The sumptuousness of these Image Objects, roughly five-foot-high digital outputs mounted on shaped wooden boards, is hard to ignore. As pure eye-candy, these wall sculptures appear to be flat, rectangular rainbows slipping in and out of alignment – vertigo-inspiring moments in the lives of rotating, intersecting and overlapping semi-transparent planes – snippets from an ongoing process of playful digital manipulation.
Now, the reason Vierkant is likely to revel in viewing these on-line reproductions is because his rationale for generating them extends beyond the physical objects on display at China Art Objects in Culver City. His stated intention is to explore the lives of images as they move from direct experience – in this case within a gallery setting – to being seen as reproductions (and reproductions of reproductions.) With artwork now much more often seen on a computer screen rather than first-hand, Vierkant suggests that digital documentation should be perceived as wholly legitimate, stand-alone re-imaginings of the original work. And, to further emphasize this point, the record of his show on the gallery’s website is digitally manipulated to deliver something quite a bit different from what is physically on display.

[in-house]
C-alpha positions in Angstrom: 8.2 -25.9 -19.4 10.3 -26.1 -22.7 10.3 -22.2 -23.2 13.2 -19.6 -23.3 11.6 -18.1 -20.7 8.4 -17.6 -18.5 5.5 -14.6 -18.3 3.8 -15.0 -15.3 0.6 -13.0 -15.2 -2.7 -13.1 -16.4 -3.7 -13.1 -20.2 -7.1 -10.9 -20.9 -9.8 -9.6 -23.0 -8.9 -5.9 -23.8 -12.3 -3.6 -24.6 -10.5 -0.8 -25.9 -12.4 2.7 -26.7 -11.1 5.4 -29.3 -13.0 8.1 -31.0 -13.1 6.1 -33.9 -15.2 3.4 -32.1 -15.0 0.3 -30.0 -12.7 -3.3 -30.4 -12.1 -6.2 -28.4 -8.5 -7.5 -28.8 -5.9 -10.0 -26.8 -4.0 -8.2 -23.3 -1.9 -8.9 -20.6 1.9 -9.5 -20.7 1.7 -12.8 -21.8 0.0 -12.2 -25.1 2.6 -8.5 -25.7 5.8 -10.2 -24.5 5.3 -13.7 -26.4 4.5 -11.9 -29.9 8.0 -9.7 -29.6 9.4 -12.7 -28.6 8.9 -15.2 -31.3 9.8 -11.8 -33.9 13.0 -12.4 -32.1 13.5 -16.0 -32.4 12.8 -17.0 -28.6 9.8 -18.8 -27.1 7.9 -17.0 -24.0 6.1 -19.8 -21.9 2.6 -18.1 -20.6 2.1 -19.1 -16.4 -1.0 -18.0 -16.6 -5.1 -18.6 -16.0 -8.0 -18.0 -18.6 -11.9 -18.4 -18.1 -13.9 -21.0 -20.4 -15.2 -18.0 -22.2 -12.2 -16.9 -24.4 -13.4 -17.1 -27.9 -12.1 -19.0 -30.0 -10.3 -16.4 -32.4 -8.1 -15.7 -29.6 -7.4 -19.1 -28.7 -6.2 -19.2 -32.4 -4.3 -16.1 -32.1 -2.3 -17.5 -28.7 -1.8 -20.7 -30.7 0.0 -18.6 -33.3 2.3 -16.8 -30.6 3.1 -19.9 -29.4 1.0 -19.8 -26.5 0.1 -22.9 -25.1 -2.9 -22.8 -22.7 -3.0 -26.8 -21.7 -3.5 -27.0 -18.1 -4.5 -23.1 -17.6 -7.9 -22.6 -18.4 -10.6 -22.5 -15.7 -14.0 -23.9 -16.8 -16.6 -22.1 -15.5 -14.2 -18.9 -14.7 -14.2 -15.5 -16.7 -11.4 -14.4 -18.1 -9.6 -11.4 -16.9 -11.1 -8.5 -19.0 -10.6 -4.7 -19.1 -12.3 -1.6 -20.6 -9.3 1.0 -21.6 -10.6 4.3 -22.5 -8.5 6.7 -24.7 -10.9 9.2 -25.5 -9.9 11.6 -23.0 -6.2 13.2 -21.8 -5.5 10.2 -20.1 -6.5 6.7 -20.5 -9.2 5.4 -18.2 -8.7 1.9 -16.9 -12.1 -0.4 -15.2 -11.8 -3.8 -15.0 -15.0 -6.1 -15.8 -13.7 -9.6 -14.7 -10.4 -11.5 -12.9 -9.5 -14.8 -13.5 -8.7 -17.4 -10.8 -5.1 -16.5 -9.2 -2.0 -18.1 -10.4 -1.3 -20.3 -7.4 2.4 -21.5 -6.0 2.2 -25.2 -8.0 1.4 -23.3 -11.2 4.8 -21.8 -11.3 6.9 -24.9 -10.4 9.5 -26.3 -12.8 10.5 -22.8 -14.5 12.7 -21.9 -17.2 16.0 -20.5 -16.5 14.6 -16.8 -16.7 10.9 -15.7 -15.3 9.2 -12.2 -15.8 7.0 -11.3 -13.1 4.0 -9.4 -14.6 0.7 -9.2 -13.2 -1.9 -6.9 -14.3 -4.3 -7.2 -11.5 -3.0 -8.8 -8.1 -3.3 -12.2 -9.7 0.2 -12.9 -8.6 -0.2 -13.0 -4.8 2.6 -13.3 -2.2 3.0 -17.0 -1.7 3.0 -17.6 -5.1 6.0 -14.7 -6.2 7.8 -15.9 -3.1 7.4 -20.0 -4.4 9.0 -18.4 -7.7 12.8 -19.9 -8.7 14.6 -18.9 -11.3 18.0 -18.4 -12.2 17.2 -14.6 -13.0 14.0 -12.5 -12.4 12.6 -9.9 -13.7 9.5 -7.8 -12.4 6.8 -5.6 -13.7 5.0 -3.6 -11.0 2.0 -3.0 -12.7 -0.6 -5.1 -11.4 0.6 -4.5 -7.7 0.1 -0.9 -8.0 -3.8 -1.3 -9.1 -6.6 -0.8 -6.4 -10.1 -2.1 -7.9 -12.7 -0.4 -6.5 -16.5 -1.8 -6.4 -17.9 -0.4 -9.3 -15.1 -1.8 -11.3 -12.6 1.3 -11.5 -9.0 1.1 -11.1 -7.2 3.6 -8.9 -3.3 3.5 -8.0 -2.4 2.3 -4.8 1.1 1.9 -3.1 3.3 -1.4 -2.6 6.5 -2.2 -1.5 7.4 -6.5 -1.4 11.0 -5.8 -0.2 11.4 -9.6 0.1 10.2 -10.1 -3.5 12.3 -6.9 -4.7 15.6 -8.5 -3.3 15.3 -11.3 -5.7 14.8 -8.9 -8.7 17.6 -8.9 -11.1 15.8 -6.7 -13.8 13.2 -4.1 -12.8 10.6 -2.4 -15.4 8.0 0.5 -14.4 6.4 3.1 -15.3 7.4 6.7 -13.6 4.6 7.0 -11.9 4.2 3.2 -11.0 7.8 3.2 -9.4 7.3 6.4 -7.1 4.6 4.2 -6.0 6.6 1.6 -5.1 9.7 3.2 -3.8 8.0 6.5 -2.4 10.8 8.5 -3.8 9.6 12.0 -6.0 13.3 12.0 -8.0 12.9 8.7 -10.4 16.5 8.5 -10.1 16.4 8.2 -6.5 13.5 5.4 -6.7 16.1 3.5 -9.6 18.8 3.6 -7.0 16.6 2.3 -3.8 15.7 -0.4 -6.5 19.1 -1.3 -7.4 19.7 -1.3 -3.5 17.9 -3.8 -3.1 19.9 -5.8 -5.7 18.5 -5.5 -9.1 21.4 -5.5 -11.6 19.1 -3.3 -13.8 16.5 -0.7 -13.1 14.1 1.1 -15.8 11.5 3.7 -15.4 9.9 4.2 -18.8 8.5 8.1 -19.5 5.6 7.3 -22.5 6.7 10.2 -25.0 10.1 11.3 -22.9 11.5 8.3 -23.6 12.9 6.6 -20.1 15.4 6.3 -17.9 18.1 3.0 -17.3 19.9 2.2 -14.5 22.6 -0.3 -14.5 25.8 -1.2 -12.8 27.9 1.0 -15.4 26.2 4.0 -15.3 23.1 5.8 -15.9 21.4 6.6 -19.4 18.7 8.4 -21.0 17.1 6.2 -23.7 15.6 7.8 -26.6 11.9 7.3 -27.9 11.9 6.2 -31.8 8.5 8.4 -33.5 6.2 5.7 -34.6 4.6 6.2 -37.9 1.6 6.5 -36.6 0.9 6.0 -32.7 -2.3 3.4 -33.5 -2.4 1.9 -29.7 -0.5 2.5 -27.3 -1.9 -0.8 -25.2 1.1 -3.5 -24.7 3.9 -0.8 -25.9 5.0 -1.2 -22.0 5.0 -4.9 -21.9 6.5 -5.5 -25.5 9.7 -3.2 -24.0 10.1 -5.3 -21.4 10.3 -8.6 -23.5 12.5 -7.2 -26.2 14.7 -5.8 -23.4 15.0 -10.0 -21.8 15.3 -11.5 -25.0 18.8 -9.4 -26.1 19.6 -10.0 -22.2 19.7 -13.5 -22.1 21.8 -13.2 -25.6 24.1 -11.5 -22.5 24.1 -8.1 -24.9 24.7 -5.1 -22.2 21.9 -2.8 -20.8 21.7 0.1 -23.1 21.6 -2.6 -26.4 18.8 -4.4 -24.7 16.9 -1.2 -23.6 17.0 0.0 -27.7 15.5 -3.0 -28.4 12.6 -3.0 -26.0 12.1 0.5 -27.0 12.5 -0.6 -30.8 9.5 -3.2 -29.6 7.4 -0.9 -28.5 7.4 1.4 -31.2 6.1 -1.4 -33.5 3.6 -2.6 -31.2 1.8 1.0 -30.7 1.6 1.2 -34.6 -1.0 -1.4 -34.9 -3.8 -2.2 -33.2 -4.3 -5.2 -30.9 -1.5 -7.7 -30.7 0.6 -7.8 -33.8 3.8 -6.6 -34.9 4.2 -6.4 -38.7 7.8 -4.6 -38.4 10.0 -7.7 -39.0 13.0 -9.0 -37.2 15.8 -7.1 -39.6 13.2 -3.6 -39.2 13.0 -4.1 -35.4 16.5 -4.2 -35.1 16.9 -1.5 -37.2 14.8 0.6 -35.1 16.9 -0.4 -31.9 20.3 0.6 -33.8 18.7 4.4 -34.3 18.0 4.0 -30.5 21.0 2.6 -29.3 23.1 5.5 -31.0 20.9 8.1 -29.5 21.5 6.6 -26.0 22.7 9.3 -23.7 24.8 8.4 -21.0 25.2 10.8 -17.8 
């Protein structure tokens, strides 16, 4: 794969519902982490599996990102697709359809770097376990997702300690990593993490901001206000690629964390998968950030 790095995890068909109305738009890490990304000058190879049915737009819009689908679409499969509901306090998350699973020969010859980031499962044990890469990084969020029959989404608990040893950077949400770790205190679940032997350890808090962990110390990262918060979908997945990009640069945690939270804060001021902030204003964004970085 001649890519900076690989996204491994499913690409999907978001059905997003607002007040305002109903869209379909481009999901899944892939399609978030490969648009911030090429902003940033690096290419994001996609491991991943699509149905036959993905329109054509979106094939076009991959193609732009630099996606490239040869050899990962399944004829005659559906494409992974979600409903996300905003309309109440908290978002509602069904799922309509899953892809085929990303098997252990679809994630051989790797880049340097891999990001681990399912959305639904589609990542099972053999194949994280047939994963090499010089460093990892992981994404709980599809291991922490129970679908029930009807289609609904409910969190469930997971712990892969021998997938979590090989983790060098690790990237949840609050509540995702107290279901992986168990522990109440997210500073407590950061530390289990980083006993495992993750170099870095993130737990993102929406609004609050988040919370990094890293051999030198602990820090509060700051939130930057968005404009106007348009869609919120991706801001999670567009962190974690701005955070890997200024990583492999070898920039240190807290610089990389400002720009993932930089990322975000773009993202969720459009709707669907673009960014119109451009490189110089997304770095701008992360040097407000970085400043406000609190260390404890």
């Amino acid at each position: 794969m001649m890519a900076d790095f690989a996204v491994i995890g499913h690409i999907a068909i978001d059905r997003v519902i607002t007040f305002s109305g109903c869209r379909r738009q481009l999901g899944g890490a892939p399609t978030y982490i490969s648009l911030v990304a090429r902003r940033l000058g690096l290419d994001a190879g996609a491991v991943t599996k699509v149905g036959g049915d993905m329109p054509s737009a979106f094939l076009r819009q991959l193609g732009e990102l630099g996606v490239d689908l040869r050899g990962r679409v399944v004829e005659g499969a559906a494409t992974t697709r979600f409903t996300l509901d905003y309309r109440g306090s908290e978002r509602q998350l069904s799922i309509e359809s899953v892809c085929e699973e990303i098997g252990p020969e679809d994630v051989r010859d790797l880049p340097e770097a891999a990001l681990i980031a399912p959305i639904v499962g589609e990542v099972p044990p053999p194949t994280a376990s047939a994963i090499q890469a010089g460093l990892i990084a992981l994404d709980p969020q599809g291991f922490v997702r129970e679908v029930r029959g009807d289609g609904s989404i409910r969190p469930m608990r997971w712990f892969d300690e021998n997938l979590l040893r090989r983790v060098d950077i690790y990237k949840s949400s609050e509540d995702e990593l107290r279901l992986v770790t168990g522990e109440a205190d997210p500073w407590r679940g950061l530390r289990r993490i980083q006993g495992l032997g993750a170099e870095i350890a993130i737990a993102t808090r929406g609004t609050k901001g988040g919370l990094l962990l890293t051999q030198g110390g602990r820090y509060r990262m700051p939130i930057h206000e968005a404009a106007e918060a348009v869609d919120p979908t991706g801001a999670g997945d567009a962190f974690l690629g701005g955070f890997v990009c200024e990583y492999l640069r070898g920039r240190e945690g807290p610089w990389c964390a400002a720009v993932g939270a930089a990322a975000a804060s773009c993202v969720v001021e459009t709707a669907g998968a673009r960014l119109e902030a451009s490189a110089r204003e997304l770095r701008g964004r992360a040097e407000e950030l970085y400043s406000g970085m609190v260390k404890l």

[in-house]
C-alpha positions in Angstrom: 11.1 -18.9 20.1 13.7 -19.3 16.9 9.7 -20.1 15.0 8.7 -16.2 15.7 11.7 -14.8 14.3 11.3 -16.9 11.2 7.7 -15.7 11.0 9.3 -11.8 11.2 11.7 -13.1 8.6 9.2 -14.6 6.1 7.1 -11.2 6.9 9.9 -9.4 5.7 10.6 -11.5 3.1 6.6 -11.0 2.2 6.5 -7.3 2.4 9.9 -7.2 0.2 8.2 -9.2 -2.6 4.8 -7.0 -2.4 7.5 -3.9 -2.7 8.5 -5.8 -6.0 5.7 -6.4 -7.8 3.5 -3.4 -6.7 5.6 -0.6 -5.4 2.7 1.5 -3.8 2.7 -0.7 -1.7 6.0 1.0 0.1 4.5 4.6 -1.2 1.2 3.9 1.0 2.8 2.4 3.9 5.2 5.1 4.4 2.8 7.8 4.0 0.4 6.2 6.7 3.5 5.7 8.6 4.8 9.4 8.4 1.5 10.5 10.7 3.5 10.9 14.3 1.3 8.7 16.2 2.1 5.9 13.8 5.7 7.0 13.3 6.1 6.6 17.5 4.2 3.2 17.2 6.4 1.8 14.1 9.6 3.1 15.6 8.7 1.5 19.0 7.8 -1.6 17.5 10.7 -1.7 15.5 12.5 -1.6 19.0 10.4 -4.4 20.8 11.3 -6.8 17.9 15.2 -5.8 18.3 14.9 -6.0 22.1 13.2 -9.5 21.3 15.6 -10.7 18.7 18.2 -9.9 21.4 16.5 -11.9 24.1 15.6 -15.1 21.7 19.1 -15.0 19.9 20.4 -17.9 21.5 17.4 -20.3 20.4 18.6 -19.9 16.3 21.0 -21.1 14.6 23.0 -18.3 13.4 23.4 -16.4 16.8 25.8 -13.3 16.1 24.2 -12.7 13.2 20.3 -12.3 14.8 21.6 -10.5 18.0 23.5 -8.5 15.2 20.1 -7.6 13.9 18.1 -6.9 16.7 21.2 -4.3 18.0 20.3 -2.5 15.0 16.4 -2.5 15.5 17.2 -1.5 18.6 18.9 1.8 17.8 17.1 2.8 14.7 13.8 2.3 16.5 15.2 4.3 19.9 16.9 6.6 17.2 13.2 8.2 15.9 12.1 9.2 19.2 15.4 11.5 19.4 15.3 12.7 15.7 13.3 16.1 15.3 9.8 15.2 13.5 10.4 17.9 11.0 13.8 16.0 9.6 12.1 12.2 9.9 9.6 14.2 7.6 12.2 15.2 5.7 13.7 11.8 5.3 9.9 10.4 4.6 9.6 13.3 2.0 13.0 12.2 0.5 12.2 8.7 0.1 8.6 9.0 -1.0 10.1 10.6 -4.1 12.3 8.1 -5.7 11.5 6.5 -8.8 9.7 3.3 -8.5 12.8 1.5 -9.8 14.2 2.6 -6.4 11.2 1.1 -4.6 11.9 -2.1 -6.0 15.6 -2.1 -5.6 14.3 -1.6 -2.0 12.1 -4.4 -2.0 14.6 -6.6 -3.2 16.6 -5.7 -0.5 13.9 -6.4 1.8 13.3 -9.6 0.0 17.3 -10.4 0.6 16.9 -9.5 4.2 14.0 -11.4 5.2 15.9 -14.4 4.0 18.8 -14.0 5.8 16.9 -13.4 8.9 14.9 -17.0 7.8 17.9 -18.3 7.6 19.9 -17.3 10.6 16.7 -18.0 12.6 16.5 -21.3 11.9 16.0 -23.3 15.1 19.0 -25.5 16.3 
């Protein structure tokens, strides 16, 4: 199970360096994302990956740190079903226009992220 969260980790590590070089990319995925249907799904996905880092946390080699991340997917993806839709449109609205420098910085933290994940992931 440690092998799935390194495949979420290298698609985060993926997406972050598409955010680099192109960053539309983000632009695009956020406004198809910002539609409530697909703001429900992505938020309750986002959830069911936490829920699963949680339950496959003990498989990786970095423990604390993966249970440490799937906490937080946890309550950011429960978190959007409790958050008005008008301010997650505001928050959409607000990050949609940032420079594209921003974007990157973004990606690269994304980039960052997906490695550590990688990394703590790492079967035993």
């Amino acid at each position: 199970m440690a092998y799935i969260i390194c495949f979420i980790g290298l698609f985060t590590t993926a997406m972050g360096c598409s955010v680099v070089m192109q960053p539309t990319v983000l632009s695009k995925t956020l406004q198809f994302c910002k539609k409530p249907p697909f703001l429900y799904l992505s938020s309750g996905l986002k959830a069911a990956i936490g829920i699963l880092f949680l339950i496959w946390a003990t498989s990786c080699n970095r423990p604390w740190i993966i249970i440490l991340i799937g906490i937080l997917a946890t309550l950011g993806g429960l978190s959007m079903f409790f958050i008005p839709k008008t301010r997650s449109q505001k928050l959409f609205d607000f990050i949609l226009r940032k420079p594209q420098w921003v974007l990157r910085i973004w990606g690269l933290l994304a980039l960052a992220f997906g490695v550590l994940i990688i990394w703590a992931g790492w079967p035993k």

In person, his work is a freeze-frame of colorful digital imagery. Reproductions, like those presented here, are fresh, new and distinct moments in the ongoing movement of the source artwork through time, space and the hands and thoughts of others.